The Conservancy and Chile's Public Sector promote conservation in protected areas

The Council will ensure the protection of the Alerce Costero National Park, managed by CONAF, and the Conservancy’s Valdivian Coastal Reserve (VCR), and will seek to ensure their full development as well as that of the surrounding communities. The initiative, led by The Nature Conservancy and CONAF and sponsored by Chile’s GEF-SIRAP Program will protect 74.000 hectares of the world’s last millennial temperate rainforests, and 35 kilometers of coastal seawaters.

The council is made up of representatives from civil society, and the public and private sectors from the localities of La Union and Corral, which is where the National Park and the Reserve are found, including local government, the two protected areas, fishing unions, the Chilean Army and Navy, and public services such as the SERNATUR tourism agency, the Department of Roads and the Ministry of Environment.  

José Carter, regional director of CONAF Los Rios, explained that with the Council is an essential first step in advancing the inclusion of all stakeholders interested in the progress of the national park and the VCR. “This is very important, as both play a facilitating role for social and cultural development of our territory".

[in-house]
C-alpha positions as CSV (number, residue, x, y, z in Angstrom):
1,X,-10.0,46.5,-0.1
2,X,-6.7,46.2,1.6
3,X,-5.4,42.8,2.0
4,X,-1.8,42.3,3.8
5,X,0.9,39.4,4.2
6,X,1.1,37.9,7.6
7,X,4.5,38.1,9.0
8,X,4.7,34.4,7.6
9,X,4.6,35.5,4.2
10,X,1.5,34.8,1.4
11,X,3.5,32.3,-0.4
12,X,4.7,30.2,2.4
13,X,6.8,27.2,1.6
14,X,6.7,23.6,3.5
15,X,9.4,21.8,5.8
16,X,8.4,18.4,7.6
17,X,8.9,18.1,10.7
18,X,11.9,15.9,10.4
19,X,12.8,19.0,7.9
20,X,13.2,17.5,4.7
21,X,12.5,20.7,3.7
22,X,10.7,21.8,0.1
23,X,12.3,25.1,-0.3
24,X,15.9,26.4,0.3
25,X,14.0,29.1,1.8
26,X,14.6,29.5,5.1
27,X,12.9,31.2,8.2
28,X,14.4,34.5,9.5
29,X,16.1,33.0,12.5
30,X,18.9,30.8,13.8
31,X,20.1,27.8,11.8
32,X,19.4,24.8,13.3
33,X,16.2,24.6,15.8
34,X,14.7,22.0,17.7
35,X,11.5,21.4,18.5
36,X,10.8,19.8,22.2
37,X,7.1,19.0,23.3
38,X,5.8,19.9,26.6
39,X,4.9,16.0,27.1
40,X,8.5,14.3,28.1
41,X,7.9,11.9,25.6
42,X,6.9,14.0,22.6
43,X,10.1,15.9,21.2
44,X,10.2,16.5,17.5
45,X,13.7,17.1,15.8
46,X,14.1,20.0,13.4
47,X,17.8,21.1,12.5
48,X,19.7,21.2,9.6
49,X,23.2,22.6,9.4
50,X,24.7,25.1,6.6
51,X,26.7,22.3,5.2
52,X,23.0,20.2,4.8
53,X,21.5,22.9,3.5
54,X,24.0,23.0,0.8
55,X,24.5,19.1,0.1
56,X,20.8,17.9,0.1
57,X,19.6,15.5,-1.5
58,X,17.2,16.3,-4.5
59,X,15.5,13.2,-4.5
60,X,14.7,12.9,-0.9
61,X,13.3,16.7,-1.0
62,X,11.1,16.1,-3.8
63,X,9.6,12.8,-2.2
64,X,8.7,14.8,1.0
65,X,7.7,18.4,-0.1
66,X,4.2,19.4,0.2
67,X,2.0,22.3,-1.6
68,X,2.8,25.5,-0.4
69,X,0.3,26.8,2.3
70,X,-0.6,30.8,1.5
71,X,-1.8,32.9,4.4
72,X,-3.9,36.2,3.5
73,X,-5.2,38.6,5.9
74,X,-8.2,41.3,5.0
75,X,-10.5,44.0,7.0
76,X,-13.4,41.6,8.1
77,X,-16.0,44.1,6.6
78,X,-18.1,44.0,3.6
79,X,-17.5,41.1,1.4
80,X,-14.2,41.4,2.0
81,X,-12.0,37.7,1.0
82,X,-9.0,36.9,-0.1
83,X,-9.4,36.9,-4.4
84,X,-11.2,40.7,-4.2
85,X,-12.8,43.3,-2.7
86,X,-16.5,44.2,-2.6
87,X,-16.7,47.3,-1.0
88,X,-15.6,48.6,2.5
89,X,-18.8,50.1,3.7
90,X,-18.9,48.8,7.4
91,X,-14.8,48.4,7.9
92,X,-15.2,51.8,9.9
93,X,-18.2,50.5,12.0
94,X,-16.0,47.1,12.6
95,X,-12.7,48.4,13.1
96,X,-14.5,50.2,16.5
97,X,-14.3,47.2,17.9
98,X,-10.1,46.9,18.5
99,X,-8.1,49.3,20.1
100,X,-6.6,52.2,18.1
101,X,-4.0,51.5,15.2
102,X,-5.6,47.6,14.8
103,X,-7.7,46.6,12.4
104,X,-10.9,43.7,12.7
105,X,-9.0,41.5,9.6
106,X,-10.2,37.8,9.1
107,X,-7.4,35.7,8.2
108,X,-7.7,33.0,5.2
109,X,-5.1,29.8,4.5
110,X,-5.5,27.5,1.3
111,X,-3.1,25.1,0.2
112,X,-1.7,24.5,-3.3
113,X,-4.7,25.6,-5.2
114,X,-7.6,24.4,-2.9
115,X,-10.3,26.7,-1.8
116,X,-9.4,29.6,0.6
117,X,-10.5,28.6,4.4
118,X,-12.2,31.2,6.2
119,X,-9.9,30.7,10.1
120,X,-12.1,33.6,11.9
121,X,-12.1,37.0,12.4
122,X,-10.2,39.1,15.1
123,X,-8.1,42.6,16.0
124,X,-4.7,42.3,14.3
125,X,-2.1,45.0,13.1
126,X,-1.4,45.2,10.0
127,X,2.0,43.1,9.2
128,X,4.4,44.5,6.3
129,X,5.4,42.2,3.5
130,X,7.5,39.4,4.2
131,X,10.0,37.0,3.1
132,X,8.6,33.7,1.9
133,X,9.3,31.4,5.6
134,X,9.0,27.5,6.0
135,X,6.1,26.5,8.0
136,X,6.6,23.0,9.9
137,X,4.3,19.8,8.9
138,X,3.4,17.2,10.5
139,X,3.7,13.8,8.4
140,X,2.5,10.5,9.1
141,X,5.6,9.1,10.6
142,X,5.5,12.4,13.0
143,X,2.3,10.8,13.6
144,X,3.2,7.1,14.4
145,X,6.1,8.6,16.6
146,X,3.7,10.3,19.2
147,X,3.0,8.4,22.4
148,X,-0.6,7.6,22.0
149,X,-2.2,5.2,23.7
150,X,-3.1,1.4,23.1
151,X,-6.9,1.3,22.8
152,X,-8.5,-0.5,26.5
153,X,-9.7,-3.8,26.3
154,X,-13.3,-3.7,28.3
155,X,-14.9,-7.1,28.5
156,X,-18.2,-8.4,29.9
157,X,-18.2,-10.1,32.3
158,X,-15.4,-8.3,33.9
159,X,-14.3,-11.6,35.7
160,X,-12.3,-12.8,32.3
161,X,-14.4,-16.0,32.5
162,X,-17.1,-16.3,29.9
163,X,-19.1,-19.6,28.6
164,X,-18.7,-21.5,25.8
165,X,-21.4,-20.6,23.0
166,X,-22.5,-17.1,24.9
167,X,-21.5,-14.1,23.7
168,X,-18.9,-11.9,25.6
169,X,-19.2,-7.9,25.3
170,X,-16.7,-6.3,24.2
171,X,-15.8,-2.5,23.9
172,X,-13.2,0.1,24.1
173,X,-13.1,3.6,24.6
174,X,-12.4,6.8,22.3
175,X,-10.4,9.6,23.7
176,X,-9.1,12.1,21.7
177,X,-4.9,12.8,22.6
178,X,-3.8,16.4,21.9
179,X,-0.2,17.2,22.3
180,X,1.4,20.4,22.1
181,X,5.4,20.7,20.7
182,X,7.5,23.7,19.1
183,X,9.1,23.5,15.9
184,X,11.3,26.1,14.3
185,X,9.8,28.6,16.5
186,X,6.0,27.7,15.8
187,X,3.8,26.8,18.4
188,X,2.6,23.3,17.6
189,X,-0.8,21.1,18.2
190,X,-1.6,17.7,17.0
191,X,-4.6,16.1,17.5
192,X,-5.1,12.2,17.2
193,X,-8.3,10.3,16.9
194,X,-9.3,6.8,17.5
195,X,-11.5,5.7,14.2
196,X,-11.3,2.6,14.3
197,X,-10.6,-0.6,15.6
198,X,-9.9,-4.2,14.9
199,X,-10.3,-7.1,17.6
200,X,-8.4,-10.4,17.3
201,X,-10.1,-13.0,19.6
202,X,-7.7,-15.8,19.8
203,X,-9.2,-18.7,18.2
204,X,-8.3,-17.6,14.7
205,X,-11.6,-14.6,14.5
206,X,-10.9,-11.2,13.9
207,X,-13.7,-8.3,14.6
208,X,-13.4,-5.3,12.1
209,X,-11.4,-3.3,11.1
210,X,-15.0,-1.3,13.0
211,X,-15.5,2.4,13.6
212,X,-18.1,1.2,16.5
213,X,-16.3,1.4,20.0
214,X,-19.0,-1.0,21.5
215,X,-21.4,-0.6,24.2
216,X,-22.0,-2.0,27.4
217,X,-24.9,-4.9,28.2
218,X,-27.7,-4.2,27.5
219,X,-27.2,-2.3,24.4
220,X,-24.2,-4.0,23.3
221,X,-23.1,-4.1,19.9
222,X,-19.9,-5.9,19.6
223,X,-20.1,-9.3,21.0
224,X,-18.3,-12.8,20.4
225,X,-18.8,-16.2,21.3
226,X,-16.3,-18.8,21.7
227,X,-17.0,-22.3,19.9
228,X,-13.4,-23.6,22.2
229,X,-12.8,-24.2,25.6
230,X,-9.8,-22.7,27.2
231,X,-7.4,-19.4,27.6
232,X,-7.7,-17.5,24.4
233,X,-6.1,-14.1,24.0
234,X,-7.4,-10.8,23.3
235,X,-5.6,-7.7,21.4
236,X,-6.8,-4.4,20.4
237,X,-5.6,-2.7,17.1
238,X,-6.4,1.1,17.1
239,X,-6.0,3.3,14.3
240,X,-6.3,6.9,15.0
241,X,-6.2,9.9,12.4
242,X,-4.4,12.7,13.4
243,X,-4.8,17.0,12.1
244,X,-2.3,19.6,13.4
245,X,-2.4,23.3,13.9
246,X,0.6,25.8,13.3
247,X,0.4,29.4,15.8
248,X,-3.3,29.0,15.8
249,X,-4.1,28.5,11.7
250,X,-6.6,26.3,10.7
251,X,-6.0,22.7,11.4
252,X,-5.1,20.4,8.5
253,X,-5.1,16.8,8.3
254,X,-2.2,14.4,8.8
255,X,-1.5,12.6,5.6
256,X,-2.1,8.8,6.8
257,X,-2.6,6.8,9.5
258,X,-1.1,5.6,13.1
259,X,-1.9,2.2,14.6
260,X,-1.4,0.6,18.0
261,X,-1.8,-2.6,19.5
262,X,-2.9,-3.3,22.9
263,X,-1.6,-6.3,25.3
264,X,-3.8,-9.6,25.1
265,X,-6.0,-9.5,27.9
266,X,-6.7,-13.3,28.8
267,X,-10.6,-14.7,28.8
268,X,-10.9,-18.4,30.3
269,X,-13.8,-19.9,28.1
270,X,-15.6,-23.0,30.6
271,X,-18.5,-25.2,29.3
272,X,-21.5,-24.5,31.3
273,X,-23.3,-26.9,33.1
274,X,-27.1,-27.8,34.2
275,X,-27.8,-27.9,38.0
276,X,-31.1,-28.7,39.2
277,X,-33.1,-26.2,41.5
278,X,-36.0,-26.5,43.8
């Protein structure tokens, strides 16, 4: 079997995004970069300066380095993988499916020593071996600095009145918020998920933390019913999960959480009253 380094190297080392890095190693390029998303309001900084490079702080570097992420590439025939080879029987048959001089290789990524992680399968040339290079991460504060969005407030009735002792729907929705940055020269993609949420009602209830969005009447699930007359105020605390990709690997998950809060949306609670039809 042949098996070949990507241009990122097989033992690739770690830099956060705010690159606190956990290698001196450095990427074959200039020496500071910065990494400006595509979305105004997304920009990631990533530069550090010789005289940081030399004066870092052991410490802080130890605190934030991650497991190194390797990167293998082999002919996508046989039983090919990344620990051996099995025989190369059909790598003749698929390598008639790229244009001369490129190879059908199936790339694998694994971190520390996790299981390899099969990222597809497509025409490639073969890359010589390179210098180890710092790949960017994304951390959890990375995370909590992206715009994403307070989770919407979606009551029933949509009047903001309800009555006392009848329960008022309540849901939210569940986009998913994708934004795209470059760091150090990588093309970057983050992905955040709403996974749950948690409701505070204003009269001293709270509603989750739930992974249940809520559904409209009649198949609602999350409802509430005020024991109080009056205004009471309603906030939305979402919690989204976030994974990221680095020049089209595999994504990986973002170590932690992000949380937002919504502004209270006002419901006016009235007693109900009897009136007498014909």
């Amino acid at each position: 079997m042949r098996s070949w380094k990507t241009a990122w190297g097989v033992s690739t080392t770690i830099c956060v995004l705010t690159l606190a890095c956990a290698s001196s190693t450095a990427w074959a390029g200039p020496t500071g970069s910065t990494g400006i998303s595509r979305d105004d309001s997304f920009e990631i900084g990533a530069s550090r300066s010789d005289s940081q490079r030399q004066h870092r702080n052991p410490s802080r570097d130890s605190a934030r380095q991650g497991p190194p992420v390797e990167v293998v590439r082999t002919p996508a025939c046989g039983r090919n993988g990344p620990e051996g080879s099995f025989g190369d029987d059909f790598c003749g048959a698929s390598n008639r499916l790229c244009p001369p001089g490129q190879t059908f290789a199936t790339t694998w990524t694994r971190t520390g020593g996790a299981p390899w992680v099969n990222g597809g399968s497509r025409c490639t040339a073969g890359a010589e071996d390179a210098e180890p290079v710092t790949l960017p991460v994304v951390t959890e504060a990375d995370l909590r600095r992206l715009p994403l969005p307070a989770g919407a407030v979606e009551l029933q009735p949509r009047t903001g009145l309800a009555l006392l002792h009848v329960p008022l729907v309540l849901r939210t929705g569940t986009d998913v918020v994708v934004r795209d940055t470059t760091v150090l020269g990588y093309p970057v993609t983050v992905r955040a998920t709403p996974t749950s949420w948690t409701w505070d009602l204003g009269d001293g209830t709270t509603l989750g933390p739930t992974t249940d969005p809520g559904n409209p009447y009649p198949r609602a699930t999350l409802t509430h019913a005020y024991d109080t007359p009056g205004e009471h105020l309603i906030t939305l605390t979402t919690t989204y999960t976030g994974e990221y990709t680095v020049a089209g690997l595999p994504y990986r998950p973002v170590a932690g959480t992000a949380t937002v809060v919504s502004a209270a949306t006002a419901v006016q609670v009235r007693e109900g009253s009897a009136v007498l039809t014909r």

Alfredo Almonacid, Manager of the Conservancy’s VCR, described the new Council as a “support for the development of these sites, that will guide and coordinate the many projects that will benefit local residents and communities in a way that is harmonious with the conservation objectives of both protected areas”. 

The Director of the Environment Ministry at a local level Daniel del Campo emphasized the importance of the Council, noting that "in our role overseeing public protected areas we consider it essential to generate entities such as these that bring together all actors, including the inhabitants of the sites. Protected areas are for all citizens and they should not be enclosed, especially for those living in the surrounding areas". 

For Nora Reyes, a resident of the Alerce Costero National Park and representative of the indigenous community Pilpilcahuin, these events are “very important for us and our needs."    


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